AHRQ offers tips and best practices on consumer health IT design
More and more, health IT is expanding from the clinical into the commercial realm. With patient engagement so crucial to the transformation of care delivery, that's a good thing. But some consumer technologies are better than others.
The Agency for Healthcare Research and Quality (AHRQ), looking to improve the usefulness and efficaciousness of those ever-evolving technologies, has published a report listing 10 tips for building IT that consumers will use and find useful.
With "Designing Consumer Health IT: A Guide for Developers and Systems Designers," the agency seeks to help speed the development of "effective consumer health information technology applications so people can better use their personal health information to manage their health," officials say.
Having researched and identified successful consumer IT products – judged by market penetration, sales and customer adoption and enjoyment – AHRQ then examined the design methods used to develop them.
The list of best practices for designers, developers and vendors is derived from that research, officials say – adding that, "Where possible, advice is provided about how to apply these recommendations for consumer health, especially considerations about interoperability, privacy, and product safety."
[See also: Q&A: Eric Dishman on patient engagement]
AHRQ's top 10 pieces of advice for developers of consumer IT.
1. Make sure members of the design team have appropriate knowledge and skills for all phases of product development. "Include members with relevant skill sets," AHRQ officials write, "such as: designers with a track record of successful consumer product development; experts in human factors or usability; health care domain experts such as physicians and others who would interact with consumers using health IT applications; safety and privacy experts if the product needs to meet related standards, regulations and customer expectations [and] those with expertise in understanding diverse cultures or specific groups who make up the intended customer base."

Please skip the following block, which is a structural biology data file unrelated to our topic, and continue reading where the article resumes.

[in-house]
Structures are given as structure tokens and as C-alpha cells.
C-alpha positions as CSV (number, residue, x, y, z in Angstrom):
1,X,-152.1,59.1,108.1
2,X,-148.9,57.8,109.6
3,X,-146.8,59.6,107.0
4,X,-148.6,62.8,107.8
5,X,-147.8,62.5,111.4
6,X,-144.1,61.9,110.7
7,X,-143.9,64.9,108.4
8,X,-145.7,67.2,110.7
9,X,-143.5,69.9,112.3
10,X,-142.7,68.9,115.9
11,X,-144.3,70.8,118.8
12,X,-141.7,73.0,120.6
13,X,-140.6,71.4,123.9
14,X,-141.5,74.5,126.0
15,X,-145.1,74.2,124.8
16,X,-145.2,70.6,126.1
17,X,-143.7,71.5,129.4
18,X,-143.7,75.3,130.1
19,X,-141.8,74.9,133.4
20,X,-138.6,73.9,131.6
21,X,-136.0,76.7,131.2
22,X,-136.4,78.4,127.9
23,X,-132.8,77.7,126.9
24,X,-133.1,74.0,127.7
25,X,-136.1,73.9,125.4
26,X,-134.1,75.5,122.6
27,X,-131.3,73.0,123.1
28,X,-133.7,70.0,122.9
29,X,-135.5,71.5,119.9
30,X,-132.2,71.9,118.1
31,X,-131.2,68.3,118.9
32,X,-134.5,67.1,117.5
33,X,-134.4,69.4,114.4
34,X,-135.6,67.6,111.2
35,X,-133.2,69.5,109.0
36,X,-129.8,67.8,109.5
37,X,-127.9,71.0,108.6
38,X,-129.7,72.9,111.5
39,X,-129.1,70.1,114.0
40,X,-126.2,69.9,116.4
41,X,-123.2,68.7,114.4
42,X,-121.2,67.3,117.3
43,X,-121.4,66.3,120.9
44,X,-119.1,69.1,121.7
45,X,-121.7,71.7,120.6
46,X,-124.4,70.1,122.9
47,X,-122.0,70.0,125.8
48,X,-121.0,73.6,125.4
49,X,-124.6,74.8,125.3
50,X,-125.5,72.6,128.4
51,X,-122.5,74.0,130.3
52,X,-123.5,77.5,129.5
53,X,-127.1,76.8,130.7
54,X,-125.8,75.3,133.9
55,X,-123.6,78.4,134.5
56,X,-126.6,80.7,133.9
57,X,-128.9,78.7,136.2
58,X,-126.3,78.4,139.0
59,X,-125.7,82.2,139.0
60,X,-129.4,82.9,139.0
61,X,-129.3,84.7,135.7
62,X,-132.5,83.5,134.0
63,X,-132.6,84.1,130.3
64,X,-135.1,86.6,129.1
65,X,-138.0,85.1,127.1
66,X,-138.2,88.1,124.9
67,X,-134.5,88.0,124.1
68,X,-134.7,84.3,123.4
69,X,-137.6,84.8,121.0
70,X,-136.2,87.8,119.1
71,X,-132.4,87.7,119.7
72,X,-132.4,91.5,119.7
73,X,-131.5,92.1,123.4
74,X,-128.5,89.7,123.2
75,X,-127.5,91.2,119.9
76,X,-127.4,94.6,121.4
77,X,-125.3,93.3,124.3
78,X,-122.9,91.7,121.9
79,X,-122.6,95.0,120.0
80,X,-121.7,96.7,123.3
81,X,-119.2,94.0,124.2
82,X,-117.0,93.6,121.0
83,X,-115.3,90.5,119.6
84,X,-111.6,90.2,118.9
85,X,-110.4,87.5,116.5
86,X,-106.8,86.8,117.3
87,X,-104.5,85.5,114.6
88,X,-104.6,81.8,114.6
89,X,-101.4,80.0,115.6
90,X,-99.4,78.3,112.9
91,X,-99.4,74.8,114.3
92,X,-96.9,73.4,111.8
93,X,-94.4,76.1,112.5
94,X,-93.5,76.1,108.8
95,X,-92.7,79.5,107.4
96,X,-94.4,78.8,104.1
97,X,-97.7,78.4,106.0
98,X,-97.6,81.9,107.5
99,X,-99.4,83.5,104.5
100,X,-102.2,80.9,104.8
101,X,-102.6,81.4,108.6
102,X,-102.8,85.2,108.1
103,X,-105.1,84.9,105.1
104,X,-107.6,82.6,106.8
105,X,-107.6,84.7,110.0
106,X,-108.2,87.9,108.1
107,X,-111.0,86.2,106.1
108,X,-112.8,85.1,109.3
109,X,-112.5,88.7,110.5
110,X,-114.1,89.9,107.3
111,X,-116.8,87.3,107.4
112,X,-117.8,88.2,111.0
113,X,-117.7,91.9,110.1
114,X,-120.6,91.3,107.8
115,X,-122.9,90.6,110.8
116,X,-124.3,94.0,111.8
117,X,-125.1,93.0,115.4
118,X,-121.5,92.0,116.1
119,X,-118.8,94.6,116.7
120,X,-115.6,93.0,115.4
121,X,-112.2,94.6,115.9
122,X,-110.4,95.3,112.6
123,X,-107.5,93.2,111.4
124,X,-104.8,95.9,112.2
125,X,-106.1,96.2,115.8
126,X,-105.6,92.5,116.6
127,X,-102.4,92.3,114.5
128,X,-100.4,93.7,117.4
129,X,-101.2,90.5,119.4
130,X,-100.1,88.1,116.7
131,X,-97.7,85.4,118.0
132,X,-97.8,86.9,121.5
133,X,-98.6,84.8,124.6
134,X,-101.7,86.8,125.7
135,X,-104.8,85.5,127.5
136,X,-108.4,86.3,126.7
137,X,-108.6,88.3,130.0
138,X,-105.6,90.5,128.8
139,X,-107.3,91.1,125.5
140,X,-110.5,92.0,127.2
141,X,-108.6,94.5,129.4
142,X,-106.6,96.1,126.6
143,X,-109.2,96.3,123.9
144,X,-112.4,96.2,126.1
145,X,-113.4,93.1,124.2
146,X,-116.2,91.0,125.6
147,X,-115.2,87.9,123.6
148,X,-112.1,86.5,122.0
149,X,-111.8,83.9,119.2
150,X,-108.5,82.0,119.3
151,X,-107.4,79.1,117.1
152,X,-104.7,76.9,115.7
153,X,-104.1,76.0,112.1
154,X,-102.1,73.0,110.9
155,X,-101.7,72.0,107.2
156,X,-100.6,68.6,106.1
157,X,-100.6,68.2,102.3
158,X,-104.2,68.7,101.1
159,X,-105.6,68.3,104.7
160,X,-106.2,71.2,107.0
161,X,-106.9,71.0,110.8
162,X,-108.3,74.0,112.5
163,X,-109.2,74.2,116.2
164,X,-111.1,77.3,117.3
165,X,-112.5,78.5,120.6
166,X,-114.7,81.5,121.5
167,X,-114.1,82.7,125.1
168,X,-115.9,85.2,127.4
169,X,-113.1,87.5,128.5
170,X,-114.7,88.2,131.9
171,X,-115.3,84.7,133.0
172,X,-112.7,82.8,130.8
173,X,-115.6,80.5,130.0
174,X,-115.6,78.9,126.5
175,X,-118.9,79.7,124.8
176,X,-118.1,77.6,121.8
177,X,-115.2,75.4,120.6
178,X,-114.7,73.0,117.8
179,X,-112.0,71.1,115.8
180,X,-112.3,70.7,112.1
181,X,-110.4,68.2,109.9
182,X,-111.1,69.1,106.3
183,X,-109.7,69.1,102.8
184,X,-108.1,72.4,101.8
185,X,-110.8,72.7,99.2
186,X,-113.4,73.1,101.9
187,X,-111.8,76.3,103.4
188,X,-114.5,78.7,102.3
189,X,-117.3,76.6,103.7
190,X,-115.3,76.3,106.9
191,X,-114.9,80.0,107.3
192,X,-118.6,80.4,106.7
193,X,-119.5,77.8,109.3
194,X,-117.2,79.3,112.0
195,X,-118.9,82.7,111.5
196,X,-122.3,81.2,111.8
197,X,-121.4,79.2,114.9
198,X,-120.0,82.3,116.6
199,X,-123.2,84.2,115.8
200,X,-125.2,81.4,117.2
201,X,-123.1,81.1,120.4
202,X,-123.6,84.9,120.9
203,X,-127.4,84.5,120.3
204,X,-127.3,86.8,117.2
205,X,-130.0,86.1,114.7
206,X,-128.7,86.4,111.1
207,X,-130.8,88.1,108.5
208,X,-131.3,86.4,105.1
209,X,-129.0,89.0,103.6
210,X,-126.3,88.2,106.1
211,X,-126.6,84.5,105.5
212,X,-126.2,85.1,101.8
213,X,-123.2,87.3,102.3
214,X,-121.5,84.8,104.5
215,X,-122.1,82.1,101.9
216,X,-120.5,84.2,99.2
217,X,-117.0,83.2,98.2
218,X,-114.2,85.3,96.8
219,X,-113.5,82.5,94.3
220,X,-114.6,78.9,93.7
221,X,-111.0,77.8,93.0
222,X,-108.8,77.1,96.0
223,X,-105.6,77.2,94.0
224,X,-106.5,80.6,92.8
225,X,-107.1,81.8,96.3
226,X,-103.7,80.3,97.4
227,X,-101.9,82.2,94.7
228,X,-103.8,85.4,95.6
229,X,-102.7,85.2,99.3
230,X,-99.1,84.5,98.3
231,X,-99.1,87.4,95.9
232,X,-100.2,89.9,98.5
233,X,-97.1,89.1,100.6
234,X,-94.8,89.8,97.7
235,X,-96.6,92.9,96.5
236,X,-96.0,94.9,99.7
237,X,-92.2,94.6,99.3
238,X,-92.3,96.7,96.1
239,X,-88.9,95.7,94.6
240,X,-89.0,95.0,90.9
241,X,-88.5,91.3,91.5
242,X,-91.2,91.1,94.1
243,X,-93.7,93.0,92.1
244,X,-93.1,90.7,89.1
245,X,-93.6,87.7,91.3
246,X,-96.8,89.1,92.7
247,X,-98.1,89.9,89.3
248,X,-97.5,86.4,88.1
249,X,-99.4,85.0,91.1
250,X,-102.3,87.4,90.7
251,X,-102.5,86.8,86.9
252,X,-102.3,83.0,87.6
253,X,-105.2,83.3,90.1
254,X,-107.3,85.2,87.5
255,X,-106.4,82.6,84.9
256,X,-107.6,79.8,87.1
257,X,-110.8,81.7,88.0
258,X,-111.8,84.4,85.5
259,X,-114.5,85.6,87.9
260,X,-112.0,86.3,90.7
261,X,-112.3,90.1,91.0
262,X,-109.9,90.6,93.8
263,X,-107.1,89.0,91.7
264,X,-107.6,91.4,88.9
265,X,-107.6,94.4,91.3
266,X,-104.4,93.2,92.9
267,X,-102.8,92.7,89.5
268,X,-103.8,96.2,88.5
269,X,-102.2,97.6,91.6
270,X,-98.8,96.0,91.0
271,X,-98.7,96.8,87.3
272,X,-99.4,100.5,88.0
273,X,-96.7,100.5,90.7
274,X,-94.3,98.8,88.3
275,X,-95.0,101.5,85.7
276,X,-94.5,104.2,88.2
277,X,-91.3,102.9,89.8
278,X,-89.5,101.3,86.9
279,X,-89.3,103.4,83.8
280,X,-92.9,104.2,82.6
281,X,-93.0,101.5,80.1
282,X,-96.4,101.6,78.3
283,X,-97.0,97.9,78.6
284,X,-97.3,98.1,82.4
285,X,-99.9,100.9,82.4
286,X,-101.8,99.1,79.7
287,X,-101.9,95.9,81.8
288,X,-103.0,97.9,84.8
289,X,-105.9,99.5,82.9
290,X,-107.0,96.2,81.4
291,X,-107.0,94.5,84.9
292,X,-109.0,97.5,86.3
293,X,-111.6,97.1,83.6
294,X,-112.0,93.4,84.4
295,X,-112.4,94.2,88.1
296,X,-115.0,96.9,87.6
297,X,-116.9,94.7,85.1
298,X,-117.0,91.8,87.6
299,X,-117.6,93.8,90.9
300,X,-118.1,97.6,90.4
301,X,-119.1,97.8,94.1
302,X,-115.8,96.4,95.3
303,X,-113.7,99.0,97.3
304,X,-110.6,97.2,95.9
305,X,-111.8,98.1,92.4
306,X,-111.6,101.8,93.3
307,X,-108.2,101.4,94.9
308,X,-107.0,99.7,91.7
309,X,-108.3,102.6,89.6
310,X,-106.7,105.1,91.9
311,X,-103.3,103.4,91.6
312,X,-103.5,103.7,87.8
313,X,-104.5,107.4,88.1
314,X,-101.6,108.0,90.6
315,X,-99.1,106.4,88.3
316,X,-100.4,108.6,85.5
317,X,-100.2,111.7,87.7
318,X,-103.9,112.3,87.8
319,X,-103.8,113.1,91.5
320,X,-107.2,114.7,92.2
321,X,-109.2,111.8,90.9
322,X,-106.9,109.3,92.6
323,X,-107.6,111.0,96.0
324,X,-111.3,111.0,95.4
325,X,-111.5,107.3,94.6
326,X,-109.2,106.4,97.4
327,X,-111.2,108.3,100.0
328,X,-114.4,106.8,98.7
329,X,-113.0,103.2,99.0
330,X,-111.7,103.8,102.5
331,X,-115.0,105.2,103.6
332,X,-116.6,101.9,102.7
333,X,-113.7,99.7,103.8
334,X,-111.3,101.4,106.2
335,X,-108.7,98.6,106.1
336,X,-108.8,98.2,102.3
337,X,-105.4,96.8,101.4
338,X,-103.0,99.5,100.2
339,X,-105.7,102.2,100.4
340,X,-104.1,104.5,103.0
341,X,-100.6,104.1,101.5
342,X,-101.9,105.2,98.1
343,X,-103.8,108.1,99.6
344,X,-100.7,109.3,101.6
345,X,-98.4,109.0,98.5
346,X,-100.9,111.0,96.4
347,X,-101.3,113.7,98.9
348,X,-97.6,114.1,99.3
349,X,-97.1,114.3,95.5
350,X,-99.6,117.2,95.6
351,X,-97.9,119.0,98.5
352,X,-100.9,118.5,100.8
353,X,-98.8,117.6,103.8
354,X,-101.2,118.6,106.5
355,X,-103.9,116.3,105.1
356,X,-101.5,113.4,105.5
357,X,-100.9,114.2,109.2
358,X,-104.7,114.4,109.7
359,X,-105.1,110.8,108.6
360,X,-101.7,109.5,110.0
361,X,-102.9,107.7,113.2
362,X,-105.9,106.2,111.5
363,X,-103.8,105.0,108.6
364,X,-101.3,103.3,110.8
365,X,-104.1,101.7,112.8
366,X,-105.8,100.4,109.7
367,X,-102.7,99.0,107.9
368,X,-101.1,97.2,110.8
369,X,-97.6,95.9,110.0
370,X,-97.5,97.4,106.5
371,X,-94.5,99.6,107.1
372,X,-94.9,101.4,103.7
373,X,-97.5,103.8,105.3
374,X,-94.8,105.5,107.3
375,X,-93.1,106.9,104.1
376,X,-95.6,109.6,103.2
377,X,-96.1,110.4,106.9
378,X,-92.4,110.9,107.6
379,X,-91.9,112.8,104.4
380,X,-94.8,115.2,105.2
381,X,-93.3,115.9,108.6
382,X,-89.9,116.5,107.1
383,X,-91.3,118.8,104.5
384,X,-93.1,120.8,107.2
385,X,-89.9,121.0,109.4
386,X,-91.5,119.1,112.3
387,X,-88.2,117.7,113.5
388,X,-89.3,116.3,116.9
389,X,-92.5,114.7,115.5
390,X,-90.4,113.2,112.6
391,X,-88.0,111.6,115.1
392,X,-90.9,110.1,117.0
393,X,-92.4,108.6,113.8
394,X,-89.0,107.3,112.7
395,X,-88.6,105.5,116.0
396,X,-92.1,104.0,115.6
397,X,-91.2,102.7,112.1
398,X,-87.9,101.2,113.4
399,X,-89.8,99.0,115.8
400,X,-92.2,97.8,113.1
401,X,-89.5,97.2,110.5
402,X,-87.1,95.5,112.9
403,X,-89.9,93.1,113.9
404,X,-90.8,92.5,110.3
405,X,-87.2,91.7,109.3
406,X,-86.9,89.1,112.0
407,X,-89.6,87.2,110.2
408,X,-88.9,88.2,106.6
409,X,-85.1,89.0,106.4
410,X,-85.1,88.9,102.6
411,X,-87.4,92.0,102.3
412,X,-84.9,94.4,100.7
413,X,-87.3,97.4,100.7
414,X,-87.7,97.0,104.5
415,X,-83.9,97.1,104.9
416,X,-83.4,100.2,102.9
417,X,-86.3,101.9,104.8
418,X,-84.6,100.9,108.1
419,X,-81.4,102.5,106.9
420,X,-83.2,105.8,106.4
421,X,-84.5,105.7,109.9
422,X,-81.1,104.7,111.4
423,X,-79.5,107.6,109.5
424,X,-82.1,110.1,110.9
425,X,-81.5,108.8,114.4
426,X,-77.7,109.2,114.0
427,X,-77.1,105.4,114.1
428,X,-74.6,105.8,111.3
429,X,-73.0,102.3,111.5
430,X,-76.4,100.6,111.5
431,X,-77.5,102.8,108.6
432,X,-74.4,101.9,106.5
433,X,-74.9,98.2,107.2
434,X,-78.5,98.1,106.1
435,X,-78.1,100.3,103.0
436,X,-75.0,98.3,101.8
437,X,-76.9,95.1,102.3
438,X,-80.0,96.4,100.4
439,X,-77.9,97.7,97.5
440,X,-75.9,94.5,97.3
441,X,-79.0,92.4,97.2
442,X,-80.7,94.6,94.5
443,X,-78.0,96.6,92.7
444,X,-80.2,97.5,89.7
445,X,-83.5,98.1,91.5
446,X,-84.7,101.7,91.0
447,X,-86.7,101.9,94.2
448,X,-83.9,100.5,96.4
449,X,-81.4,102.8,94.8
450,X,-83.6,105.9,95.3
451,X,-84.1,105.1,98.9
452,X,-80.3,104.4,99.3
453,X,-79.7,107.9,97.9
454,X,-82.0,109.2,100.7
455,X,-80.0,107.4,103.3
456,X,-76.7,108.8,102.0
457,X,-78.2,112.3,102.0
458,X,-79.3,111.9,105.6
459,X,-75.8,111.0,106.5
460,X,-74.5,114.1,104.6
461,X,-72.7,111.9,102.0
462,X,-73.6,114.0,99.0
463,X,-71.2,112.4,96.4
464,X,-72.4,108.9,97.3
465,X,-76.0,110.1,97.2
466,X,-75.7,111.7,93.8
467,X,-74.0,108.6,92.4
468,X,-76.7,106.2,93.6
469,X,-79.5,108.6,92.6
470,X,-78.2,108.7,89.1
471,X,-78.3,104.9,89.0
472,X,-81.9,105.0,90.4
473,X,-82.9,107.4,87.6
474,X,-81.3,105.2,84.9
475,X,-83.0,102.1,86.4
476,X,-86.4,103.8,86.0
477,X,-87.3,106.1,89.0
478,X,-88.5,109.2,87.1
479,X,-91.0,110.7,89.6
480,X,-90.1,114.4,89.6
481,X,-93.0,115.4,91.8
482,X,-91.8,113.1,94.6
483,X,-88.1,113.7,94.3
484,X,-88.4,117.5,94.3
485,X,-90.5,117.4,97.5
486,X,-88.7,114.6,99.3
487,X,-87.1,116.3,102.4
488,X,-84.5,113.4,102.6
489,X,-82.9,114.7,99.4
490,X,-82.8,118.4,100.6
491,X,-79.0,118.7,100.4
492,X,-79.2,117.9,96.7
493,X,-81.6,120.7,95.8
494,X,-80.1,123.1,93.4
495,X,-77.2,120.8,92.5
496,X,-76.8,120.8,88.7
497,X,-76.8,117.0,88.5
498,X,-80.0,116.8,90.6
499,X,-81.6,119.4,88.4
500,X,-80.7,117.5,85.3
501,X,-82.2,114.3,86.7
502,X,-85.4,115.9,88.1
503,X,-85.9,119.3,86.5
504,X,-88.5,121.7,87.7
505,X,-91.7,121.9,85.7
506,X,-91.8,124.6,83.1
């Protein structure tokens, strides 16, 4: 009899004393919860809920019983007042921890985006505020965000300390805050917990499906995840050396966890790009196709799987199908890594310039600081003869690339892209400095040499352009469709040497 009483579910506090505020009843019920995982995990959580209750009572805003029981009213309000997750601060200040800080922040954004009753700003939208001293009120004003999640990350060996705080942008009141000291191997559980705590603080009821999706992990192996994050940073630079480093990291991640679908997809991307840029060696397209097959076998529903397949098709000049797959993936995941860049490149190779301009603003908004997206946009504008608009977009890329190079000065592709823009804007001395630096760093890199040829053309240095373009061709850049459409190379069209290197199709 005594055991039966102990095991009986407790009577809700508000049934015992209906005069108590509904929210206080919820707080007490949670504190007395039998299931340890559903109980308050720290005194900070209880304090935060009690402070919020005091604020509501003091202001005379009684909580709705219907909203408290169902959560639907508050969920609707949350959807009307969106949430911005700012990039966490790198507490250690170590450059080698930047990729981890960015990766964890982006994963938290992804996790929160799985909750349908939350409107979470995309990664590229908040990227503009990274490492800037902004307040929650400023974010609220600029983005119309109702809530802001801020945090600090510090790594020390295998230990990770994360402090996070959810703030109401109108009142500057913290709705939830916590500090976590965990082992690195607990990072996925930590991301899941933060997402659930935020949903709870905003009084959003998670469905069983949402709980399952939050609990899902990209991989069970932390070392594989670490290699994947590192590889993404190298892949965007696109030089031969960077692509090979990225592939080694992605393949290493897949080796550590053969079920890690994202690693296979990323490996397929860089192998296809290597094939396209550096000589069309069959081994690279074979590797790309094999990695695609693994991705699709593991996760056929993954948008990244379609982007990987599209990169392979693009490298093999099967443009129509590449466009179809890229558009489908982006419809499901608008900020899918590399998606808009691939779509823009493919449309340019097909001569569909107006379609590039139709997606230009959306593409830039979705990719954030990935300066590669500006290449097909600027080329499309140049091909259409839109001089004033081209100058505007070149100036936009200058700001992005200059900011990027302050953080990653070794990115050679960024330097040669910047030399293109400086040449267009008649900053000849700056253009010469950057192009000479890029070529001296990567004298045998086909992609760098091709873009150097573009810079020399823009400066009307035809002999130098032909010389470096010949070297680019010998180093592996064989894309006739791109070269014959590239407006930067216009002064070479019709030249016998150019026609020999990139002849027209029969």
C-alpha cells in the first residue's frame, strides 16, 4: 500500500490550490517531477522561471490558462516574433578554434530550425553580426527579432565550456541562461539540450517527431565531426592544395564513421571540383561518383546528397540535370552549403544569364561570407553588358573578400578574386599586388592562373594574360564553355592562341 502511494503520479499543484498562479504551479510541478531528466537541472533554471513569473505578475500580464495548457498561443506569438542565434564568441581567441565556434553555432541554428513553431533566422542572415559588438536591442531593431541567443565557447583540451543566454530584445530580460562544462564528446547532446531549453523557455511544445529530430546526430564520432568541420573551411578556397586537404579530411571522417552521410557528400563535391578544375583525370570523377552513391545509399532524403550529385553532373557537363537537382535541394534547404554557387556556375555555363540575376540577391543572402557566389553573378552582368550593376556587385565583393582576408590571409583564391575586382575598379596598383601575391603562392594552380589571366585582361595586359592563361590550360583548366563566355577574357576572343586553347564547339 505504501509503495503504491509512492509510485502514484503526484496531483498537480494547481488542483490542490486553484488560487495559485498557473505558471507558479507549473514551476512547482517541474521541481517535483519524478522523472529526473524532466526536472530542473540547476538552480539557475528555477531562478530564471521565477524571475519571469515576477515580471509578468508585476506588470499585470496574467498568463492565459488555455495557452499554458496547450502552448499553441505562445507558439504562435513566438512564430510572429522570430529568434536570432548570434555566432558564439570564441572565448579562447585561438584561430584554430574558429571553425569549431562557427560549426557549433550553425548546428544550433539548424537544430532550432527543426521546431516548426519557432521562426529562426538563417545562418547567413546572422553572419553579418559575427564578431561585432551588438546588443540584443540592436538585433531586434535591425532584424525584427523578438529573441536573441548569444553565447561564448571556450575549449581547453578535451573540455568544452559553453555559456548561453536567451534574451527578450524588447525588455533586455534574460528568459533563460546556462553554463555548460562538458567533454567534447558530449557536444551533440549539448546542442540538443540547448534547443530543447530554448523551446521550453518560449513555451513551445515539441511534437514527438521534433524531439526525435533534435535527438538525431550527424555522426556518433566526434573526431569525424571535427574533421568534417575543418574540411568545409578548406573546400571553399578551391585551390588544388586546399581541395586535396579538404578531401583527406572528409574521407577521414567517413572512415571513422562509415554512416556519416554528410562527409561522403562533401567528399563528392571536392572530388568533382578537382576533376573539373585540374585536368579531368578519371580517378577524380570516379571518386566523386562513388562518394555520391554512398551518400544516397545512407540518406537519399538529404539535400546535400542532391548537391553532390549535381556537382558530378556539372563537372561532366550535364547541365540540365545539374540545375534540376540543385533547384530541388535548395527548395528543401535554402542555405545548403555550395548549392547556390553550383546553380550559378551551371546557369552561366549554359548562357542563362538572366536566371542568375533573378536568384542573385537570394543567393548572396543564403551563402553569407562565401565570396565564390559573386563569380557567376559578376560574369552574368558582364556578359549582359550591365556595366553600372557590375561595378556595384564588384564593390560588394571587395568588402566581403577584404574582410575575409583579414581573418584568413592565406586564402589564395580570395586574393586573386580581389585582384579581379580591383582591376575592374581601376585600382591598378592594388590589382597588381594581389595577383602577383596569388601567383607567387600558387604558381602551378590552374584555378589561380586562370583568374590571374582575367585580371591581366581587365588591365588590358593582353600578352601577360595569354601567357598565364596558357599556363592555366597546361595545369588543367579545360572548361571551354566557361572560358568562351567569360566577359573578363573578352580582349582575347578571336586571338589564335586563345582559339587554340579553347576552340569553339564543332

2. Throughout all product development phases, seek to better understand customer needs specific to how the product will be used. "Team members should learn about interpersonal relationships, physical surroundings, and social and environmental (home and work) factors that might affect how customers will use a product," according to the report. "Health-related activities can occur in a wide variety of environments, including medical offices, hospitals, the home, work environments and the local community. Virtual environments, like online patient communities, health-related blogs and other types of social media may also be monitored to see how health issues are discussed."
3. Get input from a diverse set of customers when generating ideas for new products or evaluating early prototypes. "You will want to identify all the segments of customers that may use your product early in the design process. Only by understanding the various subgroups can you make sure they are represented in needs assessment and design tasks," write the researchers. "You should examine the customer subgroups separately so you can identify similarities and differences across groups. Differences across customer segments may be addressed in the product design or in the marketing strategy."